Soon larger facilities were being constructed for the GNR by Samuel Plimsoll on the right bank of the canal on the east side of Cambridge (now Camley) Street. On the other side of the street the Midland Railway built their coal drops, St Pancras Basin serving for the loading of barges. Both sides of the canal now serviced the Victorian open fire. The picture shows a tug pulling dumb barges of coal and timber near Hanover Lodge in the1930s (Canal and River Trust).
Ice for preserving perishables, stored over the course of the year, was initially only affordable by the wealthy. The earliest commercial ice well in London was rediscovered recently in Park Crescent West, after removing rubble deposited from the bombed Georgian terrace. Extremely well preserved, having been built in 1780 for sale to vets, doctors, dentists, restaurants, and markets, as well as to individual households, it was used by pioneering ice merchant William Leftwich.
In 1822 he started to import ice from Norway as “the best and cleanest in England”. The ice was transferred onto barges at Regent’s Canal Dock in the Limehouse Basin and taken along the canal where, from 1826, it was stored in larger ice wells, one at Cumberland Market and two near Hampstead Road Locks. The latter, shown in the sketch (Malcolm Tucker), served less wealthy customers and stored cheaper canal ice initially. The photo shows a typical 300-ton wooden sailing ship with masts and spars in the background discharging ice from Norway at Regent’s Canal Dock (Canal and River Trust).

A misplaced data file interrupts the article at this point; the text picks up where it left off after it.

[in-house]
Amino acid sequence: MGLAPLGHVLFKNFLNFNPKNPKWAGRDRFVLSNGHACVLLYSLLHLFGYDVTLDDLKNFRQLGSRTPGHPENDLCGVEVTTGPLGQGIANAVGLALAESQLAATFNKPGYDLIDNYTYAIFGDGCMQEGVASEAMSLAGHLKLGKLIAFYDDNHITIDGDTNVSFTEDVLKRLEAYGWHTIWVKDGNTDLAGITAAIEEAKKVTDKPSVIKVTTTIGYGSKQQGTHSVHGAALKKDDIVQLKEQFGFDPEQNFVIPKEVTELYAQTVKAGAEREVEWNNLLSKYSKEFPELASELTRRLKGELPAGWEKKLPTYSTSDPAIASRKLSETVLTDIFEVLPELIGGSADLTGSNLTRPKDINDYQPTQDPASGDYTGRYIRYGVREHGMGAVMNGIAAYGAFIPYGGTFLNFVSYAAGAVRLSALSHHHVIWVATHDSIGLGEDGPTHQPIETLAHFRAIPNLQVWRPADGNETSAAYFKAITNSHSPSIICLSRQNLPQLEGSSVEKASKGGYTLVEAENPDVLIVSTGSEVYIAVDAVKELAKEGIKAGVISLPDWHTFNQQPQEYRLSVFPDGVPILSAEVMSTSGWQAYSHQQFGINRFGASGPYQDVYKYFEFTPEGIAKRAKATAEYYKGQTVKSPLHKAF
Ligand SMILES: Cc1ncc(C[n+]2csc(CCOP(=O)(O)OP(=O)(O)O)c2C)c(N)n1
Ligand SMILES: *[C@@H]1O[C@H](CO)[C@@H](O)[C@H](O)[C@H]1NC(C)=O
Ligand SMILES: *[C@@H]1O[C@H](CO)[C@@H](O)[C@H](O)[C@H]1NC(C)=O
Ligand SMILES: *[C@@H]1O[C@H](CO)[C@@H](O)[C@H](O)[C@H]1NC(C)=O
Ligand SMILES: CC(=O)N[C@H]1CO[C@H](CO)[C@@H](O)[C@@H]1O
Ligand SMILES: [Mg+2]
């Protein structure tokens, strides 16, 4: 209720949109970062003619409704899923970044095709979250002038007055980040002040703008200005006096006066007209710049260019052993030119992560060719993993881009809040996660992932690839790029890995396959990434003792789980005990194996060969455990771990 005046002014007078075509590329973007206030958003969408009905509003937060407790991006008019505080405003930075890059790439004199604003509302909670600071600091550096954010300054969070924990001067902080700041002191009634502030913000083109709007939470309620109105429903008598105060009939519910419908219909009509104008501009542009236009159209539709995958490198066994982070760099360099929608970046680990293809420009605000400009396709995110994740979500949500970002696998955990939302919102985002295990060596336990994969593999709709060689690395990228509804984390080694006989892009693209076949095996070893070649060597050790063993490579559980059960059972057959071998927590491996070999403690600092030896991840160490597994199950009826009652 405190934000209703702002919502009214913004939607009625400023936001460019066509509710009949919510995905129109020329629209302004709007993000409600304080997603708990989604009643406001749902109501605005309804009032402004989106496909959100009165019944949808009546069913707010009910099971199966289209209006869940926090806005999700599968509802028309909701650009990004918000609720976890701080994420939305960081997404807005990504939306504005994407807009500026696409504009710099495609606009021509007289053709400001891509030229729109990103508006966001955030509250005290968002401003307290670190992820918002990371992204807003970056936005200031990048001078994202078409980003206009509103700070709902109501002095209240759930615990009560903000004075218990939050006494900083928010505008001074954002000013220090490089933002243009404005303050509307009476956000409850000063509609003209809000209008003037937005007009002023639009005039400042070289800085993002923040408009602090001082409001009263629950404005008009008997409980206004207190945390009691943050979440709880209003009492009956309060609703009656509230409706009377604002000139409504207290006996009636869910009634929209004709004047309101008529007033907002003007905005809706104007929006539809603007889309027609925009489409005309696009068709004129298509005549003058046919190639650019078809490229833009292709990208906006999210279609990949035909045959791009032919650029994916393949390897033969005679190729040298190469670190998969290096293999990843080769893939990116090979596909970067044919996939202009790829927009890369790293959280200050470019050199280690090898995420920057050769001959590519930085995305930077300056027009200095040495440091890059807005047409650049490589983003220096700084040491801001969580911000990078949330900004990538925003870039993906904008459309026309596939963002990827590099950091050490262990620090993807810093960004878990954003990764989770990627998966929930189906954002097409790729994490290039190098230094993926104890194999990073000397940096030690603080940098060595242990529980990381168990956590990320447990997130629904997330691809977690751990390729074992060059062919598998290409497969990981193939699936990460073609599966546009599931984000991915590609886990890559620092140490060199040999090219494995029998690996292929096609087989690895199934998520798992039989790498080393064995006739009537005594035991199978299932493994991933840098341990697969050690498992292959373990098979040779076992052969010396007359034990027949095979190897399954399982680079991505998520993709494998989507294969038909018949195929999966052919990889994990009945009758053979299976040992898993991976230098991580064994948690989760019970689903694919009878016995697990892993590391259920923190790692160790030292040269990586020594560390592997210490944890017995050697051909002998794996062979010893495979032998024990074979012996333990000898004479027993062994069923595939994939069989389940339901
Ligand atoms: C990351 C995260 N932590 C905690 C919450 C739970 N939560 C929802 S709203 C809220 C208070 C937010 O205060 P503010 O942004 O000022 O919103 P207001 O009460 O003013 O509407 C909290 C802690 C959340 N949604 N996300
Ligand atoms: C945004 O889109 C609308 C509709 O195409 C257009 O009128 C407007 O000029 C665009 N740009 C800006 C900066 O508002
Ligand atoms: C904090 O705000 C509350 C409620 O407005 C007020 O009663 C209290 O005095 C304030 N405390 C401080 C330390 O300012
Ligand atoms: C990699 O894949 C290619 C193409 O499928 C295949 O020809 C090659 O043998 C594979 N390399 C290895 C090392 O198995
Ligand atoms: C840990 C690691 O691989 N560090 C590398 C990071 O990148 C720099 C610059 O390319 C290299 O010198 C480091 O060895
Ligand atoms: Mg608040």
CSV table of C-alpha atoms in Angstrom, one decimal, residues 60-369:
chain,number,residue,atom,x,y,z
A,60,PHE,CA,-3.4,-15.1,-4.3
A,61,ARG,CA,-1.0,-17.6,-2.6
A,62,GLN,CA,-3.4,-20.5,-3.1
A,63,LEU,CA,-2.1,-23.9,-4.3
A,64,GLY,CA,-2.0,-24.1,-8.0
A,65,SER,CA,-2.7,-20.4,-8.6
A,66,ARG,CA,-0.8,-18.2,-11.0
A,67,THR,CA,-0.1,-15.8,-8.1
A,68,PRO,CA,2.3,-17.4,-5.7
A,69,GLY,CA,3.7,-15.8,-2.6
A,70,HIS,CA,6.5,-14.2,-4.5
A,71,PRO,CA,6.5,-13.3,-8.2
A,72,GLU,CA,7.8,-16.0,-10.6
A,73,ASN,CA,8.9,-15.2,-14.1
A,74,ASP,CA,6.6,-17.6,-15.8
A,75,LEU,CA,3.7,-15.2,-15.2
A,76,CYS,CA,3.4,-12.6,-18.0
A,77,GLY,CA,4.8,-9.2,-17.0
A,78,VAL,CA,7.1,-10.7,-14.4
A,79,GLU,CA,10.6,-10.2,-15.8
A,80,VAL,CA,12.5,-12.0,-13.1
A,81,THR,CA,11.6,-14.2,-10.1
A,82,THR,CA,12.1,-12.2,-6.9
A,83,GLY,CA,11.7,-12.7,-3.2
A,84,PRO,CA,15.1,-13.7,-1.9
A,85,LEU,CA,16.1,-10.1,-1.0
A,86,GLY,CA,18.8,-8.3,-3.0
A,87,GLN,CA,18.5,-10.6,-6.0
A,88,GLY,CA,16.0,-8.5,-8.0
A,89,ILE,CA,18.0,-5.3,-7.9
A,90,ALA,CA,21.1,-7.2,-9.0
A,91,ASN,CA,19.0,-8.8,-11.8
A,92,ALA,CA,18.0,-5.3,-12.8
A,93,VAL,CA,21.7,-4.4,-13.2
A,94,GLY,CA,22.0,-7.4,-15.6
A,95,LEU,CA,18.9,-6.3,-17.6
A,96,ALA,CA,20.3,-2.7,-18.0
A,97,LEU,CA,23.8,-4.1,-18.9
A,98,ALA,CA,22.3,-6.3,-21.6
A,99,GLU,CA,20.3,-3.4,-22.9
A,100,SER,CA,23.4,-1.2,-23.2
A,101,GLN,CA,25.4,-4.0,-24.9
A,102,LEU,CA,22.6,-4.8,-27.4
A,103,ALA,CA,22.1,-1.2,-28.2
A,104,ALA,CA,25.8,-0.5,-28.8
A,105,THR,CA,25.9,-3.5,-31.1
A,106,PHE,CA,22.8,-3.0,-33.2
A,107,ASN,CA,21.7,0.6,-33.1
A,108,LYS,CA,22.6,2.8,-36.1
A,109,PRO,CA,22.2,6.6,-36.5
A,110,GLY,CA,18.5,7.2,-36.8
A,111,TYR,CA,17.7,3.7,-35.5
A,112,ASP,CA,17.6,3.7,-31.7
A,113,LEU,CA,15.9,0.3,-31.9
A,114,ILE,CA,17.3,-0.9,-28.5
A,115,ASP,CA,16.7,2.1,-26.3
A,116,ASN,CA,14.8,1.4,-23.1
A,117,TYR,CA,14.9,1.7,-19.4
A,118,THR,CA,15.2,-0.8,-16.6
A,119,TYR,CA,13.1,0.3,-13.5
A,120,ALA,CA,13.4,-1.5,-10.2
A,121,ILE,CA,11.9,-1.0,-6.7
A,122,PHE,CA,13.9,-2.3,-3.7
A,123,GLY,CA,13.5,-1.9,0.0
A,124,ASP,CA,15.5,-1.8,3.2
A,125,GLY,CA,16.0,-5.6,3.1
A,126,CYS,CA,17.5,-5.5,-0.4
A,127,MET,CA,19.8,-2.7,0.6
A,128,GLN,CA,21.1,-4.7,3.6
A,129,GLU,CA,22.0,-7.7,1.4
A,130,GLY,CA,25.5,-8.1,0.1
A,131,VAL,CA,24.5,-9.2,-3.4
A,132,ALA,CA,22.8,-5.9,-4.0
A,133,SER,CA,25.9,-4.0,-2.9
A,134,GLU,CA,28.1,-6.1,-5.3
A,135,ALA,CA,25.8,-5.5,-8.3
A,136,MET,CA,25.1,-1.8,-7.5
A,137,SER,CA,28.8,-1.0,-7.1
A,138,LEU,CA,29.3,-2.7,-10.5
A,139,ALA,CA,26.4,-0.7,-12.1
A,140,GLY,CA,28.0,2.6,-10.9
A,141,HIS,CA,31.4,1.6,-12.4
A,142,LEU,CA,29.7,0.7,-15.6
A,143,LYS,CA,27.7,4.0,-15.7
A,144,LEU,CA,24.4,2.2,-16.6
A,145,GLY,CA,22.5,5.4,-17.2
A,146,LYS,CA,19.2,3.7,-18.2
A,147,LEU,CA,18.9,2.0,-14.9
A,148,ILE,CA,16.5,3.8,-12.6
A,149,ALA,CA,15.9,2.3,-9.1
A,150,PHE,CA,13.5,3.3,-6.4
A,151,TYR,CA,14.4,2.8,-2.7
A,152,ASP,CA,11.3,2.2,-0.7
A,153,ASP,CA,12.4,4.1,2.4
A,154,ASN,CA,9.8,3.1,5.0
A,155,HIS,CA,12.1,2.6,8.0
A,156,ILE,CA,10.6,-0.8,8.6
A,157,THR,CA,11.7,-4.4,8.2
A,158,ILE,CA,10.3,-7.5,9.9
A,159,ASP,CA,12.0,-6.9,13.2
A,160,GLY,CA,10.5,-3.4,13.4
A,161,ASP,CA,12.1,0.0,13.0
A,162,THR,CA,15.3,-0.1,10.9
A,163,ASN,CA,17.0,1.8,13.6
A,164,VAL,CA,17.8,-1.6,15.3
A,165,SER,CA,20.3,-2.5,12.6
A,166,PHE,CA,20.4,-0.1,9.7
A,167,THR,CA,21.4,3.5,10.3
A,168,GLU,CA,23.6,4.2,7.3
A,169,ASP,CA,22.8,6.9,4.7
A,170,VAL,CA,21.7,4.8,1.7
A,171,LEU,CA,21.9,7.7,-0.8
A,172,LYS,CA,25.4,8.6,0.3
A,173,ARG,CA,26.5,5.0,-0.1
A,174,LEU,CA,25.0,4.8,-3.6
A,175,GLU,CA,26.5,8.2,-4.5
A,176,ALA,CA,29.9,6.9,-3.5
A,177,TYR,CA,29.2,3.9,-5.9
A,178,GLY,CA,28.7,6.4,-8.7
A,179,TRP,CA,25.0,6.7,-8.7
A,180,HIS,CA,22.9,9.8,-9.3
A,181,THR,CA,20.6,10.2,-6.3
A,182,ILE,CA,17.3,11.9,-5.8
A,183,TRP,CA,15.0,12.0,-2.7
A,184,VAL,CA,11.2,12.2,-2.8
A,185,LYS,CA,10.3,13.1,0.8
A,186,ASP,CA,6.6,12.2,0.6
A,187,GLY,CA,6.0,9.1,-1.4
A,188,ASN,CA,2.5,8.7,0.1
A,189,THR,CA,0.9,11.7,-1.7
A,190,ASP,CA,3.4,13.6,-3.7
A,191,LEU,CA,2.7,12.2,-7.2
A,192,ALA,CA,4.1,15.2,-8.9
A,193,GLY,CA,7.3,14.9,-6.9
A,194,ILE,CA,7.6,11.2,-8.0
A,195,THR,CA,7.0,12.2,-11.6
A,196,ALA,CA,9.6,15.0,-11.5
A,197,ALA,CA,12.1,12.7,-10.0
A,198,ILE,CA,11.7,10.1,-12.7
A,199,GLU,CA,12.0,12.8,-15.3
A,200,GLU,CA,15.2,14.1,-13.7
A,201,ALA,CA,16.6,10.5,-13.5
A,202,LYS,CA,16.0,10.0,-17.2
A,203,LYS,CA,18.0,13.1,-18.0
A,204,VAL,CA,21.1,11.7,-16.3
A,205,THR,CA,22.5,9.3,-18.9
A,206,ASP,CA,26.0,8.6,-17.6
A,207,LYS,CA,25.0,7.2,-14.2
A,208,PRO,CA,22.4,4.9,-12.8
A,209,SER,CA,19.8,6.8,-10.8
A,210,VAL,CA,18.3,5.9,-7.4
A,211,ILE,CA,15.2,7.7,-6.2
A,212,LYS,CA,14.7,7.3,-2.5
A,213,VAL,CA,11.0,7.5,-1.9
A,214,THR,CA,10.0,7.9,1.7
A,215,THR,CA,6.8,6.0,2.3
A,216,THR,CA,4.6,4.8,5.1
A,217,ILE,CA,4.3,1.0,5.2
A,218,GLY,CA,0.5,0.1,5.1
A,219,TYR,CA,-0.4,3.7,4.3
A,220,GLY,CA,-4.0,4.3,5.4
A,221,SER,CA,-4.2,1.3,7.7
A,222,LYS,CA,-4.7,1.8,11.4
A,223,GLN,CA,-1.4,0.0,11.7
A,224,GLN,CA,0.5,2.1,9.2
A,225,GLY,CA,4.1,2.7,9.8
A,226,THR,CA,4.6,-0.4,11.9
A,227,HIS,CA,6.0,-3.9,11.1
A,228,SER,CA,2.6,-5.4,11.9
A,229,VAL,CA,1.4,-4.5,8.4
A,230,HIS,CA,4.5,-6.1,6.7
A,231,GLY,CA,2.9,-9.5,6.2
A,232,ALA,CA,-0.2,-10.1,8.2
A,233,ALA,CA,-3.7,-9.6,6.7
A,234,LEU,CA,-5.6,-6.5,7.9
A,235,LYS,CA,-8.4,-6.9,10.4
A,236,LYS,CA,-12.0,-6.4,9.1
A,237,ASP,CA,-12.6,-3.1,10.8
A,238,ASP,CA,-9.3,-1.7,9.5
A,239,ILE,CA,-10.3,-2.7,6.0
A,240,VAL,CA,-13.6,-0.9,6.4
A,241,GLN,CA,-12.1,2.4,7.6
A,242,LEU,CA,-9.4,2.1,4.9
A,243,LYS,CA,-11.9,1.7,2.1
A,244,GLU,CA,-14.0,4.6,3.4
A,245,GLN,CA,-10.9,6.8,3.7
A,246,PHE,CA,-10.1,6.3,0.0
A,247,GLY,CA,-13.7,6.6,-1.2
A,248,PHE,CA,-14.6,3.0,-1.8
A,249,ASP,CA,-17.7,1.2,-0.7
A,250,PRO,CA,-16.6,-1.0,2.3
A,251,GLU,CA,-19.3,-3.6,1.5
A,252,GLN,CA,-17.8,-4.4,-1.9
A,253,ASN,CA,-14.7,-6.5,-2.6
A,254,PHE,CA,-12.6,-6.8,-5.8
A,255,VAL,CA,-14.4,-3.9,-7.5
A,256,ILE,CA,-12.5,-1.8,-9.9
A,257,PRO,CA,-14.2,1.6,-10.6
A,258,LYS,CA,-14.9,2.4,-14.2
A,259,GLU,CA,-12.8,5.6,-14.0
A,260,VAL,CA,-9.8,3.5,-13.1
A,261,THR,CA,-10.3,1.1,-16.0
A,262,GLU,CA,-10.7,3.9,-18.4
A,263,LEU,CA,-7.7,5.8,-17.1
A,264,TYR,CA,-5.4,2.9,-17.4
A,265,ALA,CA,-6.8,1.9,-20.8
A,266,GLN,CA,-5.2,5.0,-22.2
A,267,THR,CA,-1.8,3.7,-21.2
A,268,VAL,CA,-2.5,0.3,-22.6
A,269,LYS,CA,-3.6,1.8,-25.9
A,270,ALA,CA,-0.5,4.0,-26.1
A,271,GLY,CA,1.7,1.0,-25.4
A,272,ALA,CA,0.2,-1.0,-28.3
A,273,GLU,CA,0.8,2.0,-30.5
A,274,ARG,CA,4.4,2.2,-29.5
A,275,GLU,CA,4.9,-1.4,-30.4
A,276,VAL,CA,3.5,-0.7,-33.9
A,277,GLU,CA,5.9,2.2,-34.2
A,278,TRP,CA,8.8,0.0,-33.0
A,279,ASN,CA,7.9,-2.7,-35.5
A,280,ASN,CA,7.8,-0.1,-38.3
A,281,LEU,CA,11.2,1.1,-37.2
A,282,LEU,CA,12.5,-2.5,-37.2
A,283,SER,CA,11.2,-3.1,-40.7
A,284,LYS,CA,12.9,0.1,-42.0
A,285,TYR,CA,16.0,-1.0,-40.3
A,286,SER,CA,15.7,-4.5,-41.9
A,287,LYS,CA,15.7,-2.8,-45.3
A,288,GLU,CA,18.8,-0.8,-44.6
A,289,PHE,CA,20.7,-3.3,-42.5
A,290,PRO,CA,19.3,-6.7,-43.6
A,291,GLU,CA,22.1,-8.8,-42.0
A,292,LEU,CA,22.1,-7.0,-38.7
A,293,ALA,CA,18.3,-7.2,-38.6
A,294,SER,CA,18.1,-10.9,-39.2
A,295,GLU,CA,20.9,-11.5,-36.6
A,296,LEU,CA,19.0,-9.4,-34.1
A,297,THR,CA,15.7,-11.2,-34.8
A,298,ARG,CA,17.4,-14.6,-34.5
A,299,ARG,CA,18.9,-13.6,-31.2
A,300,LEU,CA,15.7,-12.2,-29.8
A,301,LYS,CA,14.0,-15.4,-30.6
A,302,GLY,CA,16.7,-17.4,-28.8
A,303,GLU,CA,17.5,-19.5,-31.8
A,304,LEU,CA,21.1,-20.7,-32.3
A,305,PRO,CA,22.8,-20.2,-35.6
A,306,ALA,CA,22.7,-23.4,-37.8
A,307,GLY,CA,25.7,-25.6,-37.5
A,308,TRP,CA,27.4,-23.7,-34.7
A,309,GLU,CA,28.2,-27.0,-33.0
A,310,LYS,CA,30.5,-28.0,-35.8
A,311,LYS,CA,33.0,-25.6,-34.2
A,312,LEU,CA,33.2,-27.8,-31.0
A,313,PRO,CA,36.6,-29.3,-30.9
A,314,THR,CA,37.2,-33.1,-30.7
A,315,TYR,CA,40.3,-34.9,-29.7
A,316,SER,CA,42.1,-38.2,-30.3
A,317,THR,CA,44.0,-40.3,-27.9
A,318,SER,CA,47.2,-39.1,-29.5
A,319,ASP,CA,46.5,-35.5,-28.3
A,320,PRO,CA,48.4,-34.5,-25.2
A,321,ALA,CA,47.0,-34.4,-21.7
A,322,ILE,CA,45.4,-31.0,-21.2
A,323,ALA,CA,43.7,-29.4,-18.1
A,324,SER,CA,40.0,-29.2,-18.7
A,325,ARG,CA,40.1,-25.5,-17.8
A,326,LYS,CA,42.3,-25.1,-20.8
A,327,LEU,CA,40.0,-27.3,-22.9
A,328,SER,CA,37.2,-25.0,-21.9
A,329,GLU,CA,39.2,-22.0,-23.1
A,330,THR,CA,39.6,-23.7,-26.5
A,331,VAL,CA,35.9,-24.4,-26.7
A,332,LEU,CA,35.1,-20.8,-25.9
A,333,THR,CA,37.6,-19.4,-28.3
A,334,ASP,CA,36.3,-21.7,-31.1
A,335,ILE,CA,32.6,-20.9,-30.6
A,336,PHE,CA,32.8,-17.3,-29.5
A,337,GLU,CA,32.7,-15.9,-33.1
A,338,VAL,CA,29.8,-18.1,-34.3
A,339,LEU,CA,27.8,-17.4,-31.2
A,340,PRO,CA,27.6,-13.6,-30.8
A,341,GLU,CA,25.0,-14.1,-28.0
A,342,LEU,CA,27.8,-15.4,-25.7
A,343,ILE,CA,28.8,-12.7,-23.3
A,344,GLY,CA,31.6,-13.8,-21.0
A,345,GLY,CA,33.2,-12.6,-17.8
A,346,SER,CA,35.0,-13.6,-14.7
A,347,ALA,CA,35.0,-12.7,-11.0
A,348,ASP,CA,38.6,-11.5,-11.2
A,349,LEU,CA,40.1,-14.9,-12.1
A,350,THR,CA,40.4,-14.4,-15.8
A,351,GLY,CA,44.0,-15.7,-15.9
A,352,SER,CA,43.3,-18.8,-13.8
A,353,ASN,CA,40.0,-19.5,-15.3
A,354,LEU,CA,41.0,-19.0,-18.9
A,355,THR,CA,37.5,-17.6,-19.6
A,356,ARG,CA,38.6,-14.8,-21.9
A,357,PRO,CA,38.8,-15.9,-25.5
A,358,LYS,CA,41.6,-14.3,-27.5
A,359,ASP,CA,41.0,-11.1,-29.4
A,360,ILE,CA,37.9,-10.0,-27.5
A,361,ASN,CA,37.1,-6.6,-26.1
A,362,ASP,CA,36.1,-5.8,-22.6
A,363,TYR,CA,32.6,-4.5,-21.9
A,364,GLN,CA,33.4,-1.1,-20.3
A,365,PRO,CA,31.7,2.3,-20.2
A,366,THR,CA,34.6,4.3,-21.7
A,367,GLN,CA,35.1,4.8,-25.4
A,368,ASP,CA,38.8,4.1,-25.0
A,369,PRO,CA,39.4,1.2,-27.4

In the 1850s, Carlo Gatti established his warehouse in Battlebridge Basin, now housing the London Canal Museum. Beneath the former warehouse are two ice wells, 42 feet deep, which have been partially re-excavated. Having started with a contract to take ice from the Regent’s Canal, he followed the lead of William Leftwich and brought his first shipload of ice from Norway – a cargo of 358 tons. By 1900 the company, then run by his daughter, was importing 250,000 tons of ice each year in a fleet of 28 wooden sailing ships.
As a wholesale ice merchant, most of his trade was with back-street ice cream makers, restaurateurs and other customers. As the trade grew, costs fell and Gatti was the first in London to make ice cream at a price affordable to the masses.
Beer from Burton upon Trent was one of the major commodities transported by canal. Burton had become the world’s most important beer town, its breweries having developed India Pale Ale, Britain’s leading export beer in the 19th century. Bass and Allsopp had large warehouses on the Regent’s Canal to serve a domestic market where beer was considered a safer drink than water.
In the next newsletter we shall describe the slow commercial decline of the Regent’s Canal from the mid-19th to the mid-20th century.